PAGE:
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Civil War Trust

Ten Classroom Strategies for Teaching the Civil War

Mostly outside the box
by Jim Percoco

For 32 years, I prided my classroom instruction in history in deliberately crafting a dynamic and hands-on classroom environment. In a curriculum that is a mile long and a quarter inch deep, it is difficult to teach the Civil War in a meaningful way. The longer I taught, the more I came to see my role as a teacher as being more of a “guide on the side," being an enthusiastic booster of history by removing myself from the position of didactic “sage on the stage.”

Strong Vincent Monument

In this context, your students can be transformed into historians who teach one another.  Here is a chance to be creative while addressing state standards. 

With an eye on the calendar and the ten month march of a school year, let me share with you ten successful classroom strategies that my colleagues and I have utilized in teaching the American Civil War.

I suggest that teachers consider using many of these strategies after they have ensured that whatever relevant standards students must know have been front loaded as you start your unit on the Civil War. For that reason, I lead off with the time-efficient Civil War foldable activity, which is a great place for you to secure the essential knowledge of the Civil War era matched to your state standards. After employing the foldable strategy and securing that your students have the essential Civil War era knowledge they need, I encourage you to consider trying the other activities with your students.

All of these classroom strategies are hands-on and can be completed either by individual students or in two member teams. Upon completion of the activity, students should be asked to write a Reflection/Evaluation Journal Entry for assessment purposes and also to provide you with feedback as to how the activity was received and what value the students saw in it.

1) Civil War Foldables

Provide students the Civil War Era Foldable Template and walk the students through how to complete it and fold it for use. This activity can be done in the classroom or at home and you can utilize textbooks or various web sites to have students complete the foldable. This is where you make sure that you cover your state standards. You can assess the foldables in class after students complete them and provide to them didactically specific information that you need to ensure is being covered.

Class

When students experience ownership and responsibility in education, they are more likely to retain what they have learned.

2) Civil War Personalities on Facebook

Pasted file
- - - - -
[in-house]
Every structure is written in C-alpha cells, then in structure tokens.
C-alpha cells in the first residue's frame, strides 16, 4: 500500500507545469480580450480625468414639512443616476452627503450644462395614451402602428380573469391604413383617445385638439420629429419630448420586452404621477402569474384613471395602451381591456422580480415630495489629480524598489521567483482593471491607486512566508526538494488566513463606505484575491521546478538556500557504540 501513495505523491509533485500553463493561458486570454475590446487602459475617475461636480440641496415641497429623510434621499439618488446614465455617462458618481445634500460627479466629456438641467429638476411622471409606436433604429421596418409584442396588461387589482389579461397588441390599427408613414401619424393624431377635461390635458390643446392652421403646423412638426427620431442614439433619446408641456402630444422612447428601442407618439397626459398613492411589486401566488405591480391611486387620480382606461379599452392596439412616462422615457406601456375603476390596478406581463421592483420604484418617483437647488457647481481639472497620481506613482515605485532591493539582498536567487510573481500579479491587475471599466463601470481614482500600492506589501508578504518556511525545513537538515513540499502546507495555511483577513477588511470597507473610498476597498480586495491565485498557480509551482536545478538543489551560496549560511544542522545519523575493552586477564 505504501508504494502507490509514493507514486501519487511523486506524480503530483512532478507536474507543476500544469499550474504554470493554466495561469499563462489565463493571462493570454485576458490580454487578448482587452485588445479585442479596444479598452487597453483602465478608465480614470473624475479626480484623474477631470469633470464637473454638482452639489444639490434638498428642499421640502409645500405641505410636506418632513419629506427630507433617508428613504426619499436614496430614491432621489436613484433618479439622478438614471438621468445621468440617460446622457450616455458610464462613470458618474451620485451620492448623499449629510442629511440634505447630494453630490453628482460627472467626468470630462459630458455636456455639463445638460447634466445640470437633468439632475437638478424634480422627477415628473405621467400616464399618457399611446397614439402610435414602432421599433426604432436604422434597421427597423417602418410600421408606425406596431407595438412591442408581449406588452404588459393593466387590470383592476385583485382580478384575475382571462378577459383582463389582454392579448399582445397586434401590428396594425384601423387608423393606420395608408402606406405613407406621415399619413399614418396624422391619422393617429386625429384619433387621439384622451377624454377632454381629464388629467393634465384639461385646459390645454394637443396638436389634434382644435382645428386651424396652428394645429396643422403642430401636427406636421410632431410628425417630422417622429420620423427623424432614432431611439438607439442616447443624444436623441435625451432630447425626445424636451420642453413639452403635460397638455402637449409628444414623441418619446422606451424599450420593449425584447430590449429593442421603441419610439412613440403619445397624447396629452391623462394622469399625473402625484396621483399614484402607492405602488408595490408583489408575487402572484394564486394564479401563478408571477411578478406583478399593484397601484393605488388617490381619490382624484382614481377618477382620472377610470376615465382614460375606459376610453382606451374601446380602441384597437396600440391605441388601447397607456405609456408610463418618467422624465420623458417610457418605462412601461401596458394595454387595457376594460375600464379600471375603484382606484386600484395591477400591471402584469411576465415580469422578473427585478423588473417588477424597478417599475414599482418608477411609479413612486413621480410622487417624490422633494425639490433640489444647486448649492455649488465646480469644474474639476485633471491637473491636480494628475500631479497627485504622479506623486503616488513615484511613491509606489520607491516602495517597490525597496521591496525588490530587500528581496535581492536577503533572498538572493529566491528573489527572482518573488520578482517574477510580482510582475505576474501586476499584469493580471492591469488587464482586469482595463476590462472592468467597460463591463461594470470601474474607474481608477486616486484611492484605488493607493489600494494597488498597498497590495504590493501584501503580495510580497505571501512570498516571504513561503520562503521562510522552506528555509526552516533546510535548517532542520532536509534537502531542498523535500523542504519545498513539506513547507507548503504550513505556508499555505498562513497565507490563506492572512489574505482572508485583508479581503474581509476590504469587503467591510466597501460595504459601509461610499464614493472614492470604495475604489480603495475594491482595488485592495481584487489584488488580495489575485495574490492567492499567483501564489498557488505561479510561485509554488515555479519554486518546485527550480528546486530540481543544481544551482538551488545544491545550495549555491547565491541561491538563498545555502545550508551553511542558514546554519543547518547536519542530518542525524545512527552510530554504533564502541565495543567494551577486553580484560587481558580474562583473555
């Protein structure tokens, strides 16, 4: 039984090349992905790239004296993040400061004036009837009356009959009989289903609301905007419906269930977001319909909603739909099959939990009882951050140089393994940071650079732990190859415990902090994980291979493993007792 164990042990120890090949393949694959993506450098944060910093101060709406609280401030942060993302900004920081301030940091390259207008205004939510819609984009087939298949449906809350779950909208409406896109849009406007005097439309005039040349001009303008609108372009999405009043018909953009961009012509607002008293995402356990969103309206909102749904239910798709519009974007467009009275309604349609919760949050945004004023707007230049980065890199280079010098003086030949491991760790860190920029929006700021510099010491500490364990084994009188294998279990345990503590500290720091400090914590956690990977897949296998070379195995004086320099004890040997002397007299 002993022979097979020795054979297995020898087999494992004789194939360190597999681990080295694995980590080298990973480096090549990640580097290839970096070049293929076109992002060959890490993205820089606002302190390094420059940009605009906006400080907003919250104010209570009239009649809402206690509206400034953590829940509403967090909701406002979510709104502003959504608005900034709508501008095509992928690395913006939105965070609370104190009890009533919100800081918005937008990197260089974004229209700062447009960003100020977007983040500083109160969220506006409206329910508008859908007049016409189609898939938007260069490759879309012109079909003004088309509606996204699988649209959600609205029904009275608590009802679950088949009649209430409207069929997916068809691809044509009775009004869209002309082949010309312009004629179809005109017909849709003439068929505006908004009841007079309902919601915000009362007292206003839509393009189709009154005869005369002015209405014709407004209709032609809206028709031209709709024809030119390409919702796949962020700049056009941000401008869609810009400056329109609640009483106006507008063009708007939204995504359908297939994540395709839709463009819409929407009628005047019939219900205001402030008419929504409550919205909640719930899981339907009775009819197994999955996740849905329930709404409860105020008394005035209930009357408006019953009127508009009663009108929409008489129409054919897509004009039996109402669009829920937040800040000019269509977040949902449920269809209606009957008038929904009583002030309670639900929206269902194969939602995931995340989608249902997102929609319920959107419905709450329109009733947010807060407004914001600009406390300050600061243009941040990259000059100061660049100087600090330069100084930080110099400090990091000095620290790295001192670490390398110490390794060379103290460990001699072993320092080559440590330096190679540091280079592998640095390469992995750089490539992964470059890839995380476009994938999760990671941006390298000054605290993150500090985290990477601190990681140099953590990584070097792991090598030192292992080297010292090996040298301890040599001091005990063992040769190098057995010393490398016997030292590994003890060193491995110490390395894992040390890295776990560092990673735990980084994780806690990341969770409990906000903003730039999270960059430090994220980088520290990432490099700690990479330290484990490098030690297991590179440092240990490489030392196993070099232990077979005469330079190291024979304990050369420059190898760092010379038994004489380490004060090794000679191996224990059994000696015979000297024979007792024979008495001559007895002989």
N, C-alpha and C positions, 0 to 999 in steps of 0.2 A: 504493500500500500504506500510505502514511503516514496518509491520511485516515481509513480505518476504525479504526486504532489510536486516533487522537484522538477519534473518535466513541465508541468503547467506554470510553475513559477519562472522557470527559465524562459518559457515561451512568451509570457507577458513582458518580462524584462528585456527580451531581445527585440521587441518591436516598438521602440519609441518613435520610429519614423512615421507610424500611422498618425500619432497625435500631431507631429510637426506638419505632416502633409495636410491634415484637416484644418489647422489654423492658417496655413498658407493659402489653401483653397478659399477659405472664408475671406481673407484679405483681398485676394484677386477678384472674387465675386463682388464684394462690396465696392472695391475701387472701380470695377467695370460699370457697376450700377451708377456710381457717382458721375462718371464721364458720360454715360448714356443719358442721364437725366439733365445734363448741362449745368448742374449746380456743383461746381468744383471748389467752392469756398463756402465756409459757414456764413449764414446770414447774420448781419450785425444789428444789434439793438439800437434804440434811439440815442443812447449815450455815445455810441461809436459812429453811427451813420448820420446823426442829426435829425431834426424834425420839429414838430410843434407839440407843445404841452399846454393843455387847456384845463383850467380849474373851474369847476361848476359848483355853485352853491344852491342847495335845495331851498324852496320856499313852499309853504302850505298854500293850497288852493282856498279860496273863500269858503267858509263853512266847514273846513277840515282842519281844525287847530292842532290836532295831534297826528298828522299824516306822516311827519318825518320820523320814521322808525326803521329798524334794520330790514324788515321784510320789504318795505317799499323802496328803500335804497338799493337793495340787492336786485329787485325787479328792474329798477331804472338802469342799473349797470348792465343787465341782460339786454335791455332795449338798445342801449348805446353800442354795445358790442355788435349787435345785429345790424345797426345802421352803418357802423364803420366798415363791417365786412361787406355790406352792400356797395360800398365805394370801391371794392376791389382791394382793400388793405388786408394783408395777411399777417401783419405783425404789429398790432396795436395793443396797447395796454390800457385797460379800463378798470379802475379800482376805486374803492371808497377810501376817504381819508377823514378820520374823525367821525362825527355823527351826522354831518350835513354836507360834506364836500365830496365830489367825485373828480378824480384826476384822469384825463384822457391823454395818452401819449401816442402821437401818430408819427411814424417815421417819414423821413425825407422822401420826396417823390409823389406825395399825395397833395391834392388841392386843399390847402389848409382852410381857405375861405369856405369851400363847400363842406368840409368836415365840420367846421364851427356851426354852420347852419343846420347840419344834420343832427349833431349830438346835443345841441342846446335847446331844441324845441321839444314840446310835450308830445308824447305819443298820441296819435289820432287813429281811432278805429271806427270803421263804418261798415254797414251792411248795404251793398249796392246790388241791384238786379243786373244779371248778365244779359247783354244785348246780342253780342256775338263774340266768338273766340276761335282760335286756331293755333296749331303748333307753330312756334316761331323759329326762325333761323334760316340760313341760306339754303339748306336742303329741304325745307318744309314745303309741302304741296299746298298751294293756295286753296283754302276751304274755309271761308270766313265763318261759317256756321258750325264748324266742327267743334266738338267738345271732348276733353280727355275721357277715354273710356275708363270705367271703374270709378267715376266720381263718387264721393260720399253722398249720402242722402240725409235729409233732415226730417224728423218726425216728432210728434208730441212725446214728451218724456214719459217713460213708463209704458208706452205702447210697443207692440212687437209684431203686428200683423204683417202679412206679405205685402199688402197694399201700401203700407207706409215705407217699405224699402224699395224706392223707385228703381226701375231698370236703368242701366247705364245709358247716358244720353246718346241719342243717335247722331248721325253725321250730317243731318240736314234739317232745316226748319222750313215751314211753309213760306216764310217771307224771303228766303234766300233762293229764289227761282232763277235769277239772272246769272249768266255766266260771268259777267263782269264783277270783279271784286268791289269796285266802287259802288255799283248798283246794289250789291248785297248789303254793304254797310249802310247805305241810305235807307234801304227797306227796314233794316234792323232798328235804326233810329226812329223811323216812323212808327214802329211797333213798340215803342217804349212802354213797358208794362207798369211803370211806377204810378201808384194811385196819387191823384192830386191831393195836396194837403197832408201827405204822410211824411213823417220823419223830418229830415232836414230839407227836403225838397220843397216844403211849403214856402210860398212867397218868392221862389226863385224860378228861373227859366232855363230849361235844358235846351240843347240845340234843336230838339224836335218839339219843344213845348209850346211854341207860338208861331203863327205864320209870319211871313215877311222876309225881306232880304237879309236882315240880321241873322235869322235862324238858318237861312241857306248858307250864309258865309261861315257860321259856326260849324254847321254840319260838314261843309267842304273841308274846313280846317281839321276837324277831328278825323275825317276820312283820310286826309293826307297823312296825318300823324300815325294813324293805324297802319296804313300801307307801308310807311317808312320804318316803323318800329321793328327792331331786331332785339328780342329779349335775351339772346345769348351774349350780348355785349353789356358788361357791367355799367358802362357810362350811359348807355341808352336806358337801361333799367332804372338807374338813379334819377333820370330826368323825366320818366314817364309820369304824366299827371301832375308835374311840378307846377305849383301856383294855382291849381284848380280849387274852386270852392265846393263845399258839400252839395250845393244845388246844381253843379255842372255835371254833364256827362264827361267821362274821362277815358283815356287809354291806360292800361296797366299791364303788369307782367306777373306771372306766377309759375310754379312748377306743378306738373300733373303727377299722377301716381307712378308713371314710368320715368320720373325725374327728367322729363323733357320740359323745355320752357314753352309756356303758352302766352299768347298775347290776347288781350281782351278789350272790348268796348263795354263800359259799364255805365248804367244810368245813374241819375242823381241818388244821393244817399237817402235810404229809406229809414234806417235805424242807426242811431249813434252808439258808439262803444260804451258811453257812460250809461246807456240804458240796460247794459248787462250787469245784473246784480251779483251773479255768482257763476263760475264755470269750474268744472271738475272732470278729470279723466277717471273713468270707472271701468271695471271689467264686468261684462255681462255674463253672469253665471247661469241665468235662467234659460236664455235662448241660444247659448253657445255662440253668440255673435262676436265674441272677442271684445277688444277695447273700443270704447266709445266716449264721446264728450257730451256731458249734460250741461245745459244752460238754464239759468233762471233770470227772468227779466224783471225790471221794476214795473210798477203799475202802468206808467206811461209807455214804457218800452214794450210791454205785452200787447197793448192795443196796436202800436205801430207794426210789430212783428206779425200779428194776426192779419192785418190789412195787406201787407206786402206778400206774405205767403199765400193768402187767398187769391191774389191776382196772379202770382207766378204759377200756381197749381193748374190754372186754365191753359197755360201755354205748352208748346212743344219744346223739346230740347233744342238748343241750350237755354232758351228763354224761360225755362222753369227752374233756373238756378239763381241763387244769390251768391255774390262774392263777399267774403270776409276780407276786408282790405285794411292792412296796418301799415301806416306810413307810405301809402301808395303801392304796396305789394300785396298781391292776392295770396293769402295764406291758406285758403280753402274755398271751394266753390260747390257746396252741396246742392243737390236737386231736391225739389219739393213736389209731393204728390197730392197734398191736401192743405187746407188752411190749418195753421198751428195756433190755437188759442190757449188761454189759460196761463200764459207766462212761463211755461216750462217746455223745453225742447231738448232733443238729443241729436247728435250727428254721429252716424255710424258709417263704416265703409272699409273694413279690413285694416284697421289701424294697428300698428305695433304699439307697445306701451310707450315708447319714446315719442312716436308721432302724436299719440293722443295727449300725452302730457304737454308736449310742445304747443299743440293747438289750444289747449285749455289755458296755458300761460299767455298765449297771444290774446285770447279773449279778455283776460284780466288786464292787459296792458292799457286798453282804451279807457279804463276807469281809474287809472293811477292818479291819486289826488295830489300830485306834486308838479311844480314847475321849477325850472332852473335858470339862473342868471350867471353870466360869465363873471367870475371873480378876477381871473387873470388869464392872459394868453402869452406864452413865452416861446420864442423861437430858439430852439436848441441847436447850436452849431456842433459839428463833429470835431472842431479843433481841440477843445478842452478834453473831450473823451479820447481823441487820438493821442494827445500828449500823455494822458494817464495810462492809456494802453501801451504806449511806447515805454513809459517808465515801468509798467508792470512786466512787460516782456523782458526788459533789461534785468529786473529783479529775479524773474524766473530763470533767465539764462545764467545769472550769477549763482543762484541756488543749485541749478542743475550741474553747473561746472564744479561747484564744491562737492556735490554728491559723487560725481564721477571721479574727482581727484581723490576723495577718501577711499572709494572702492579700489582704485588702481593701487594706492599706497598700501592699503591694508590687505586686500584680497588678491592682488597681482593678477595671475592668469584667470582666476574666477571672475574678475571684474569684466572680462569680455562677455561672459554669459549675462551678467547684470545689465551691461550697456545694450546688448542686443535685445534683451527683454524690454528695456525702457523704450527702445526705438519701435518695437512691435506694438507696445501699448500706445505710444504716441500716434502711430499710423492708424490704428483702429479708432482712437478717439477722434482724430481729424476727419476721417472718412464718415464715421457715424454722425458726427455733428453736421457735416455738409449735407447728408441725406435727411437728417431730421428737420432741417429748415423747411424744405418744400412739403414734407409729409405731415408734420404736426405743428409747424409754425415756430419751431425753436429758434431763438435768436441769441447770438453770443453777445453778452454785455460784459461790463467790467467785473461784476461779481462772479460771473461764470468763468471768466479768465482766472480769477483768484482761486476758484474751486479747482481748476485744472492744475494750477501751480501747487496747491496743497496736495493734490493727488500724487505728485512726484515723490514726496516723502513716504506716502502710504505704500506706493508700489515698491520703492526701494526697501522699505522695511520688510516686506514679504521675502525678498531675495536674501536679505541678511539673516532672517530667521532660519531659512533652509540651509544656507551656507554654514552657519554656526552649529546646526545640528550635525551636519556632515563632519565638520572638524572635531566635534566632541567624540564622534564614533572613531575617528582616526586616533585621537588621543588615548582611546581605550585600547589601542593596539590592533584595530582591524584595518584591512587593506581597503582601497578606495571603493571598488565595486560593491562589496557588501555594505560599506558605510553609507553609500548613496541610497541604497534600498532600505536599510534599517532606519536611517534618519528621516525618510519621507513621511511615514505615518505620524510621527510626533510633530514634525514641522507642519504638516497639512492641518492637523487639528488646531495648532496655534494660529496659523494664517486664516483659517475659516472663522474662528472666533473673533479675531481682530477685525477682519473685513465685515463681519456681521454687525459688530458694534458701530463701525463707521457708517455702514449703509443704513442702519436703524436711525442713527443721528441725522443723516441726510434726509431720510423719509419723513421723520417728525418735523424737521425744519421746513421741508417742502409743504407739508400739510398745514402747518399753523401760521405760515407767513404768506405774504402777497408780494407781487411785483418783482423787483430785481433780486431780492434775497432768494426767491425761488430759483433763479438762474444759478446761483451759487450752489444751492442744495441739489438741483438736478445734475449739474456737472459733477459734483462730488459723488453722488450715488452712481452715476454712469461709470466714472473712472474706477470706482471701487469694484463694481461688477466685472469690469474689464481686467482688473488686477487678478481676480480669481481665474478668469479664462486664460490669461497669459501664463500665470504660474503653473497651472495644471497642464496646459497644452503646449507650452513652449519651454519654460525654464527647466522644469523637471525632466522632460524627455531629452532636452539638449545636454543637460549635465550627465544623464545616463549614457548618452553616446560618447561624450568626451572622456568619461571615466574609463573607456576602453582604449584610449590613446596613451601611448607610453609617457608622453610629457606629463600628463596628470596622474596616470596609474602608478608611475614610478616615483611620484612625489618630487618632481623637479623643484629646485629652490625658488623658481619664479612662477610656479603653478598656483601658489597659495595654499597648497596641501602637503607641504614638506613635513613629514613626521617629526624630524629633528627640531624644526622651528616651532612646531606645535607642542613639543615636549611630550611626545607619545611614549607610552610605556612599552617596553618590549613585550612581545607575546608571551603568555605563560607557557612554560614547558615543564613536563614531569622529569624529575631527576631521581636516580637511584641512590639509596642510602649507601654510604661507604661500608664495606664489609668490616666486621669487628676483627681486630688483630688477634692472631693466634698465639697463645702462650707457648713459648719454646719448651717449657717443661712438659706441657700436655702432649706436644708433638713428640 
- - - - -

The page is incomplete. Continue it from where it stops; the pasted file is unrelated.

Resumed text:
Have students pull from a hat (kepi or forage, if possible) with a list of names of Civil War era personalities and have them design a facebook page for that person. Have students use the same formulae that they would have in creating their own personal page. If a student, for example, has Robert E. Lee, then the student would need to list his Friends, like Stonewall Jackson and Jefferson Davis, etc. Students could also, on behalf of their Civil War personality, “Like” ideas, themes, and pop culture elements of the time period.

Upon completion, students present their Facebook page to the class. For assessment, teachers can grade on a rubric as the student presents. While each student is presenting, classmates should be taking notes or complete a 3-2-1 Notecard Activity (see Number 5) for each page presented. Teachers can always reinforce information that they deem essential based on the state standards.

3) Heroes on a Cereal Box

Have your students create a breakfast cereal box in memory of a randomly assigned Civil War personality. Students may use an actual, preferably empty, cereal box that they can apply paper to, covering up the current product with the transformed images of the new product they have created. Each cereal box should have a name, something like, “Custer’s Clusters” or “Jeff Davis Munchies.”

On the sides of the box where one normally finds the nutritional information, students should craft a timeline of key moments in this person’s life.  On the back of the box should be some kind of game, like a crossword puzzle, or a word search that relates to the Civil War.

When the project is complete set the boxes up around the classroom as if they were a museum exhibit and ask students to move around the room and take important notes from each box. Teachers can use this same time to assess the completed boxes.

4) Civil War Tableaux Vivant

This is best employed for a group of students. Provide students a list of images (photos or paintings). Again, you can have student groups select from a hat. Student teams should research the painting or photo prior to presentation.